Let's look at some facts instead of just accepting broad platitudes, shall we?
Terrorists attacked us on September 11, 2001. Did they do so because they considered us weak? Since we were, at the time, the self-declared "world's only superpower," would it not seem likely that we were considered very powerful indeed? Is it not this very power--military, economic, and social--that scares the bejeebers out of those who would attack us? If weakness were the problem, wouldn't we see daily bombings in Monaco or Lichtenstein?
No. As usual, Mr. Cheney has the problem by the wrong end. He can't imagine a problem that can't be solved with the murder of a few more people. There are other points of view, and I find some of them compelling.
For example, I have recently had the privilege of visiting the King Center here in Atlanta and have had the opportunity to renew my acquaintance with that man's vision. He said many wonderful things, and here's one that speaks to a philosophy that Mr. Cheney will never understand. What Dr. King said was this:
* The ultimate weakness of violence is that it is a descending spiral, begetting the very thing it seeks to destroy. Instead of diminishing evil, it multiplies it. Through violence you may murder the liar, but you cannot murder the lie, nor establish the truth. Through violence you may murder the hater, but you do not murder hate. In fact, violence merely increases hate. So it goes. Returning violence for violence multiplies violence, adding deeper darkness to a night already devoid of stars. Darkness cannot drive out darkness: only light can do that. Hate cannot drive out hate: only love can do that. Hate multiplies hate, violence multiplies violence, and toughness multiplies toughness in a descending spiral of destruction.... The chain reaction of evil — hate begetting hate, wars producing more wars — must be broken, or we shall be plunged into the dark abyss of annihilation.
o "Strength to Love" (1963)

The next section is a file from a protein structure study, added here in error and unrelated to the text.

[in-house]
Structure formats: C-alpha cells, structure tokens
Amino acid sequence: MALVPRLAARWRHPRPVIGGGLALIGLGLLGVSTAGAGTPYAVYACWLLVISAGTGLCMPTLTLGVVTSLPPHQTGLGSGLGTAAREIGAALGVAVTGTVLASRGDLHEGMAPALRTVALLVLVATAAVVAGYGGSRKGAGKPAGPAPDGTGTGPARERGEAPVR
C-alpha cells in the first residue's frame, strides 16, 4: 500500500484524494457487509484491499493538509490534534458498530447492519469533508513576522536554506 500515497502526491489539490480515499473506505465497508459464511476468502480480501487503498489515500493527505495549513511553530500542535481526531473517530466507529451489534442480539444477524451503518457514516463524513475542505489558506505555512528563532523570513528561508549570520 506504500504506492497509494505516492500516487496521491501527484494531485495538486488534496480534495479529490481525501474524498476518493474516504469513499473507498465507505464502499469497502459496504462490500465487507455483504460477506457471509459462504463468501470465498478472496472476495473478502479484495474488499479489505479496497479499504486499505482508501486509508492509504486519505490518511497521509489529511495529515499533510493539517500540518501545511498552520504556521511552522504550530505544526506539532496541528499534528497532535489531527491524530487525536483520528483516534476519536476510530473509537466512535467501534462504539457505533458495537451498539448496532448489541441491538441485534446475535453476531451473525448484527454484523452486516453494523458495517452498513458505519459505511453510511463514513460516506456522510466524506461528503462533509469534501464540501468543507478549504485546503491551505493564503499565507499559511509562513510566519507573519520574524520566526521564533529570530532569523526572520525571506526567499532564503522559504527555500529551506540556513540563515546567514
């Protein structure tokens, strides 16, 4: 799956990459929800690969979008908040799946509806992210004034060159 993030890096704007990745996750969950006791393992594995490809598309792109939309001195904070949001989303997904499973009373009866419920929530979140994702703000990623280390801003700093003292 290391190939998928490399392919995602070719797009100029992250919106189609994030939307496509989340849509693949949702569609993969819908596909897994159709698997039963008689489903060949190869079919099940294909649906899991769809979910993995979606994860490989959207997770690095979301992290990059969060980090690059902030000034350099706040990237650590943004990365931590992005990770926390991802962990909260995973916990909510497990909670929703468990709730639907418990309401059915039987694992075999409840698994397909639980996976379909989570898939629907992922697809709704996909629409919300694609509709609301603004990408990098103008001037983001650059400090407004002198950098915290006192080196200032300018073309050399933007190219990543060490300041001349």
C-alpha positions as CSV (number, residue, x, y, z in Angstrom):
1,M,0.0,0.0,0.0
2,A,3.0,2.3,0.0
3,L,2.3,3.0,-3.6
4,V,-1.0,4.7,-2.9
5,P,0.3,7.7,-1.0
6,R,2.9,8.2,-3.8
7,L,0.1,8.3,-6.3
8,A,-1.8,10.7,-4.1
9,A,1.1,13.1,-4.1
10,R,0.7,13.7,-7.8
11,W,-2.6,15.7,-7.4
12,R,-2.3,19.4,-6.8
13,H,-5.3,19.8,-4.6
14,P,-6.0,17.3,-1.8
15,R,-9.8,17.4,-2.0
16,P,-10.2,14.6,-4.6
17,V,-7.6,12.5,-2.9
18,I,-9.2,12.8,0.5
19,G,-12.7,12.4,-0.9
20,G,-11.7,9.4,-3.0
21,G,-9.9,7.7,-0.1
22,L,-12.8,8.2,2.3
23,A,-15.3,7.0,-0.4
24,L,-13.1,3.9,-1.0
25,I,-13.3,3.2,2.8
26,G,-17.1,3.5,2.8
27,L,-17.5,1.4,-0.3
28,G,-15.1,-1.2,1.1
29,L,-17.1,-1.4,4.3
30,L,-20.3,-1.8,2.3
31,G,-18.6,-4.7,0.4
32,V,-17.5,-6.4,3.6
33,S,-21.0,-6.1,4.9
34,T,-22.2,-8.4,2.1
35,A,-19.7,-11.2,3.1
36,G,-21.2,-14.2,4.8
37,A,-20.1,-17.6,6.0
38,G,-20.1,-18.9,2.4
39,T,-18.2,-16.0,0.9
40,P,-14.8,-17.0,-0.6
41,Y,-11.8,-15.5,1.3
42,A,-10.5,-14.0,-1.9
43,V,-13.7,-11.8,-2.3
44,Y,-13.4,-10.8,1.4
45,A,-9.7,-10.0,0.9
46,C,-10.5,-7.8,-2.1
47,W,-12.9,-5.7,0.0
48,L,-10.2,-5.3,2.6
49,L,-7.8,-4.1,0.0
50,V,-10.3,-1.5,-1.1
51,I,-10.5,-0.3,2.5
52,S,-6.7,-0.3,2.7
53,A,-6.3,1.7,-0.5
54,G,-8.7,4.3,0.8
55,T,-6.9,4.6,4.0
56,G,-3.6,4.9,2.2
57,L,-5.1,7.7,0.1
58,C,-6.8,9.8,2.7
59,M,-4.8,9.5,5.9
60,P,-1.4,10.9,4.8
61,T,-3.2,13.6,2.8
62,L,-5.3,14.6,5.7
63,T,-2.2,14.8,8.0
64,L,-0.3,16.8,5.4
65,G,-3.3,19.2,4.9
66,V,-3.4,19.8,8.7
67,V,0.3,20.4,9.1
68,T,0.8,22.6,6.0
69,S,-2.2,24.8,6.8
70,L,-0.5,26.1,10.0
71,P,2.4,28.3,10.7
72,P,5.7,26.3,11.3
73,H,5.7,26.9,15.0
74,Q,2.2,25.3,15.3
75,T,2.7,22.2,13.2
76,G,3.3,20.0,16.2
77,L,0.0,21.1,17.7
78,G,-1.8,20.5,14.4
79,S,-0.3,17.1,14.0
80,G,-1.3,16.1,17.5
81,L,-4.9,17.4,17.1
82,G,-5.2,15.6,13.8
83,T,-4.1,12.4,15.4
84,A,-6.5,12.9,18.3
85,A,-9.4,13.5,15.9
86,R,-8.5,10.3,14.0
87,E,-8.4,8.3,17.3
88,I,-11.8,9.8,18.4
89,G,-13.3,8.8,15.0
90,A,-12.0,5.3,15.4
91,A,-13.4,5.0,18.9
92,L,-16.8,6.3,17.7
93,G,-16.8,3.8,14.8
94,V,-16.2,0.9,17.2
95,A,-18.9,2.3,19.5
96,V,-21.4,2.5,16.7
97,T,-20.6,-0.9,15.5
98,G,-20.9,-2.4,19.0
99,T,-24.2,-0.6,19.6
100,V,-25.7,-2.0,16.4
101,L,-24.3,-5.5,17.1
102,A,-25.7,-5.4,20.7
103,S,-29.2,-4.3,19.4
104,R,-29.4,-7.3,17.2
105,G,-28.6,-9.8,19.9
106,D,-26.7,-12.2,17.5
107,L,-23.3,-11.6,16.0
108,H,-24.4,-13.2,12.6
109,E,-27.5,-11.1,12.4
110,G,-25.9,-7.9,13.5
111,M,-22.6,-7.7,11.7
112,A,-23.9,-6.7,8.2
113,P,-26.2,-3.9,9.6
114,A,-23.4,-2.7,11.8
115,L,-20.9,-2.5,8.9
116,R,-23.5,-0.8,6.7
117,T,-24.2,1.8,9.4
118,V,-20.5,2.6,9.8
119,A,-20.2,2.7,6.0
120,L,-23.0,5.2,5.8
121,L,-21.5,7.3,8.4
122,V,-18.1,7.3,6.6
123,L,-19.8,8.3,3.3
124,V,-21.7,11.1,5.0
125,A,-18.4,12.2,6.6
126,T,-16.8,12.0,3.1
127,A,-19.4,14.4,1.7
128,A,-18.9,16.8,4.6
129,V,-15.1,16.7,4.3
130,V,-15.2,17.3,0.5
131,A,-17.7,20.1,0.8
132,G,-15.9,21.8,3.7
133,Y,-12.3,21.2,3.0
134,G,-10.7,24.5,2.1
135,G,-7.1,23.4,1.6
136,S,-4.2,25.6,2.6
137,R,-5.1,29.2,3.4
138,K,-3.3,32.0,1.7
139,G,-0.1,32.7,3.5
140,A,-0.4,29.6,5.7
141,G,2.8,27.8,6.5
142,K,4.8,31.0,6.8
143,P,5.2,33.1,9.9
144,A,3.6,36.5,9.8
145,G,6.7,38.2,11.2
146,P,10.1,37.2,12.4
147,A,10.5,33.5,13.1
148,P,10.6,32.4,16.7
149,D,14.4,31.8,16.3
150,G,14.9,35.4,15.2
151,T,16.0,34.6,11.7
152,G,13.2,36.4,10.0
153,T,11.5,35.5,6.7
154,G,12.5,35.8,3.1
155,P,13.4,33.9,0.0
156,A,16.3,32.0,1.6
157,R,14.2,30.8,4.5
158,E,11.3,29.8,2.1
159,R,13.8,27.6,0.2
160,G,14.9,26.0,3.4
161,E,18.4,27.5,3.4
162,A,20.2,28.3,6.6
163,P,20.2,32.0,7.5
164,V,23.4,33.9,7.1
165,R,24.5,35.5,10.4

This is the thing that our current leaders refuse to understand. The answer to terrorism is not war, but love. Social justice will do more to destroy al Qaeda than any number of soldiers and weapons will and will be a much more effective means of spreading democracy, if that really is their true goal. A nation as wealthy and powerful as ours has to develop the courage to try to see other nations not as possible subjects or clients, but as partners. We will do more to improve our security by raising others up than by trying to dominate or control.
Better economic conditions in Mexico and Central America would do much to end illegal immigration. Better economic conditions throughout the Islamic world would do much to undermine al Qaeda and other extremists. It is interesting to note that in England, where Muslims are economically disadvantaged and feel themselves oppressed, home-grown terrorists have sprouted to commit and plan terrible acts. Meanwhile, in the United States, where Muslims have prospered and feel themselves to be afforded open opportunities, home-grown born-Muslim terrorists are unknown.
In the course of the so-called American Century, the United States had only one, true foreign policy victory, and that was the Marshall Plan. By building our enemies up, we made them our friends. Prosperity is the greatest weapon we have.